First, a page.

Protecting Election Systems Against Hackers

Rachel EckertWritten by | Featured, Security

There are many stakeholders in the vast and intricate network that makes up our national election system — federal, state and local public entities, private companies and of course citizens themselves. And, it’s no secret that IT systems and databases that support voter registration, polling books, vote tallying and election night results are all potential targets of hackers that intend to disrupt outcomes.

Political campaigns are well underway with less than a year before the general election — and the rush is on to identify and mitigate any potential security gaps in election systems.

Updating and/or replacing these systems is expensive, and with already strapped budgets, this strains state and local governments alike. While some governments have already invested in systems upgrades and improvements, many others will be looking for help from the vendor community before November.

Funding for Election System Upgrades

The good news is that there are funds available to state and local entities in the form of grants from the “Help America Vote Act” — or HAVA. In March 2019, an additional $380M from the federal government was provided to states to help with election security improvements. Each state received a base of $3M with the remainder of the $380M distributed by voting age population. Smaller states typically only received the base $3M, but larger states like California received upwards of $34M.

Security vendors should take note of where funding is flowing and how each state or municipality intends to utilize it.

Security Improvements

Forty-one states will spend their allocation on election security improvements. For example, the N.Y. Board of Elections already used their allocation to fund a new cyber plan titled ARMOR that includes four key components: performing risk assessments on state and county systems, mitigating any identified vulnerabilities, performing on-going monitoring of operations and responding to any incidents. New York plans to procure web hygiene tools, risk assessment services and intrusion detection solutions to carry out their plan. Some of the other states spending money on election security cyber improvements: Washington, Oregon, California, Texas, Minnesota, Wisconsin, Illinois, Maryland, New Jersey and Vermont.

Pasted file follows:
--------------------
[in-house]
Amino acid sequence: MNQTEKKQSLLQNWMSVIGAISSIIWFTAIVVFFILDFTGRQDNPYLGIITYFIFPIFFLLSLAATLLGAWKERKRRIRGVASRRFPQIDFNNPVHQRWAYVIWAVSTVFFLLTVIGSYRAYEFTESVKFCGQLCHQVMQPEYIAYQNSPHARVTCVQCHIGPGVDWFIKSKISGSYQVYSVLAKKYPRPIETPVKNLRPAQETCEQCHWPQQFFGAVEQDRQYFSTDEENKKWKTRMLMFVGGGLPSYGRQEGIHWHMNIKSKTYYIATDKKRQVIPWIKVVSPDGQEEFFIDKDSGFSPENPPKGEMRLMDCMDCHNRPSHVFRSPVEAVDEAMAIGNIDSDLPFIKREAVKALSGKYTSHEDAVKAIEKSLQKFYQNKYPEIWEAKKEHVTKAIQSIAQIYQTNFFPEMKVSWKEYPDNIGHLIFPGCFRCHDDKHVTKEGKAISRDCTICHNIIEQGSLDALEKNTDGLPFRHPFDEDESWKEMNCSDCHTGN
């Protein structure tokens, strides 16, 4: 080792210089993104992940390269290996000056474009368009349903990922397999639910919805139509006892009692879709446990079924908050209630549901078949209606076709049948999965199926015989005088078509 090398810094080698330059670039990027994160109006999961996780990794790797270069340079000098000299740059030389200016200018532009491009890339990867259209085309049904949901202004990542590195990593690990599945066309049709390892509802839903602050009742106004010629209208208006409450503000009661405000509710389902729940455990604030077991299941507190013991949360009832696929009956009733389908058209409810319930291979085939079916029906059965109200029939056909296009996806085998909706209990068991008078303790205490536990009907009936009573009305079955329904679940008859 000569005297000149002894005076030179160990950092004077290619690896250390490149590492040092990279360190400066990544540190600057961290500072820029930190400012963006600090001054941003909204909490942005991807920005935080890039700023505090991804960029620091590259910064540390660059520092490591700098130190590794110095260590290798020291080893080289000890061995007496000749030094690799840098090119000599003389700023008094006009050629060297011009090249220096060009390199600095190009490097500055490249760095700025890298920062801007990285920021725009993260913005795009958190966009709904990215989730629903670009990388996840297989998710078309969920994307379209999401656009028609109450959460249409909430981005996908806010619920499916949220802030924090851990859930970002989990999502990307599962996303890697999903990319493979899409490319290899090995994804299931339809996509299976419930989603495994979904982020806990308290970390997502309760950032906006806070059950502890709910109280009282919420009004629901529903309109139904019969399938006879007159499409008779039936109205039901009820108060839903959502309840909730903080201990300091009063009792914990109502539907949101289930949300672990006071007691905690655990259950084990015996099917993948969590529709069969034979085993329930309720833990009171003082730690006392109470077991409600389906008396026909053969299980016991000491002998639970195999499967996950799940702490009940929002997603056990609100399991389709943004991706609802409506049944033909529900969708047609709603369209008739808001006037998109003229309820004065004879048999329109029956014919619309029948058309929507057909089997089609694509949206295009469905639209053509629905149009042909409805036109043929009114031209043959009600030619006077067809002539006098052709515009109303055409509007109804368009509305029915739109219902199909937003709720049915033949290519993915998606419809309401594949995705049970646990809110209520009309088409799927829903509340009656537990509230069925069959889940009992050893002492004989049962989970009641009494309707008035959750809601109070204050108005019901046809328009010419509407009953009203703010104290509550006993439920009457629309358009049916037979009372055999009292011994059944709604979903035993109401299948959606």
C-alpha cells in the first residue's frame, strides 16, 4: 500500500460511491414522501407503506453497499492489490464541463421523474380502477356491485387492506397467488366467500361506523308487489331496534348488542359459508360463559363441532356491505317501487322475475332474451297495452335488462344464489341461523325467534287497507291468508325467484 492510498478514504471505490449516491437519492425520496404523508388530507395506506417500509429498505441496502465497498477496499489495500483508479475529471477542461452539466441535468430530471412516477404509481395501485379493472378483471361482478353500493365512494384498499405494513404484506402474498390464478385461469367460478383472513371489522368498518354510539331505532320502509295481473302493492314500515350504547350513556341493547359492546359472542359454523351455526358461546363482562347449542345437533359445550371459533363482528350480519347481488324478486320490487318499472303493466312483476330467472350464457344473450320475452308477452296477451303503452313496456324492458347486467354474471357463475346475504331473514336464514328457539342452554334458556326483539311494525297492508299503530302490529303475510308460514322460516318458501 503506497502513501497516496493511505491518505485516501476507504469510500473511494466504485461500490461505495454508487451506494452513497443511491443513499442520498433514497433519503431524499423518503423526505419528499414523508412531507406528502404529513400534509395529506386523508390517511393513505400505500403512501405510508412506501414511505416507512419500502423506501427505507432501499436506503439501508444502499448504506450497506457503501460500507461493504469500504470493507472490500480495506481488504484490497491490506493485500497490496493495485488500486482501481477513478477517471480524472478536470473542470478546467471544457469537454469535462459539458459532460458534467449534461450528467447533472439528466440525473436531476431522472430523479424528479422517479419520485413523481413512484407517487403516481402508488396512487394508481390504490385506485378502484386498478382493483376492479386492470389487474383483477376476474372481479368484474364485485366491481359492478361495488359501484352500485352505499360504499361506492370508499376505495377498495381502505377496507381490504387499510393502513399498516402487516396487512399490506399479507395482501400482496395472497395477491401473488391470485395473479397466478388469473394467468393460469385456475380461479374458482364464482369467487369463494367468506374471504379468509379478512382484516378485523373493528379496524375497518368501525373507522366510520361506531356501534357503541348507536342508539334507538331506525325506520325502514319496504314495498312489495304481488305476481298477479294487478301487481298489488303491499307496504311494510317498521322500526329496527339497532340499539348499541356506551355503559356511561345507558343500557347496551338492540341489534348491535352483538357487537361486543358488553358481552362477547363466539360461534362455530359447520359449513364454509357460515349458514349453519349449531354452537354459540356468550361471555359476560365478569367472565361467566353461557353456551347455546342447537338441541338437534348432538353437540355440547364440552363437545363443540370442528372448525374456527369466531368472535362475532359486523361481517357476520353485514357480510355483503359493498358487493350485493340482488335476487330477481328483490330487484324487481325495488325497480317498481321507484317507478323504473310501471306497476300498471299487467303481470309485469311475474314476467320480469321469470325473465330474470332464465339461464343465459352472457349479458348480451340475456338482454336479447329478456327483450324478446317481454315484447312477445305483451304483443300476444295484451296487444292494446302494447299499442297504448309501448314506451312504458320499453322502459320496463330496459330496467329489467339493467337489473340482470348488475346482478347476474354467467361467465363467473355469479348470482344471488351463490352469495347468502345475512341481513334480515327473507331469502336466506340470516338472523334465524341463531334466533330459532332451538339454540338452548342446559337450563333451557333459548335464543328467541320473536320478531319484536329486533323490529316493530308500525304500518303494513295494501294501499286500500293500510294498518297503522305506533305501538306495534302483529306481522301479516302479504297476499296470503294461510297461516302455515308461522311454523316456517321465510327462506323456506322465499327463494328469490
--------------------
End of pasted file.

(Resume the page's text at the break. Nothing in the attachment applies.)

New Voting Equipment

Thirty-four states have or will be using their funding to purchase new voting equipment. In the November 2018 elections, Michigan was one of only a handful of states to utilize all new voting equipment. States like California, Alaska, Wyoming, Oklahoma, Arkansas, Georgia, Tennessee and New Jersey are also spending money on new voting equipment.

The new machines have human-verifiable printed ballots and will tabulate results electronically. Vendors provide training to local governments with the delivery of the new machines and help establish working groups for local governments to collaborate on best practices.

Voter Registration Systems Improvements

About 14% of the funds from 29 states were used to make direct improvements to voter registration systems. North Carolina expects their new statewide election information management and voter registration system to be ready for public use by December of this year. Security, transparency and flexibility are the cornerstones of the system. The goal is to easily provide information not just to county governments, but to the public as well. The system also provides the public with an easier method to register to vote through DMV. Other states looking to shore up their registration systems: Nevada, Utah, Texas, Indiana, Ohio, Rhode Island, Massachusetts and the District of Columbia.

Critical Infrastructure Designation

Election systems have been designated “critical infrastructure” by the U.S. Department of Homeland Security,” which expands the type of support they can access beyond just the HAVA grants. For example, The Center for Internet Security, which is partially funded by DHS, has established the Elections Infrastructure Information Sharing and Analysis Center. It acts very similar to the Multi-State Information Sharing and Analysis Center (MS ISAC), that many states already leverage for additional free security assessments, monitoring and mitigation tools.

Even with the additional tools and funding resources available to state and local governments, making election security improvements will still be a struggle. Expertise and solutions from the vendor community will be necessary to assess and implement security enhancements due to the shortened timeline and limited personnel.

Contact Us

Reach out to the immixGroup Market Intelligence team to learn more about what state and local governments are doing to prepare for the 2020 elections.

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Last modified: February 6, 2020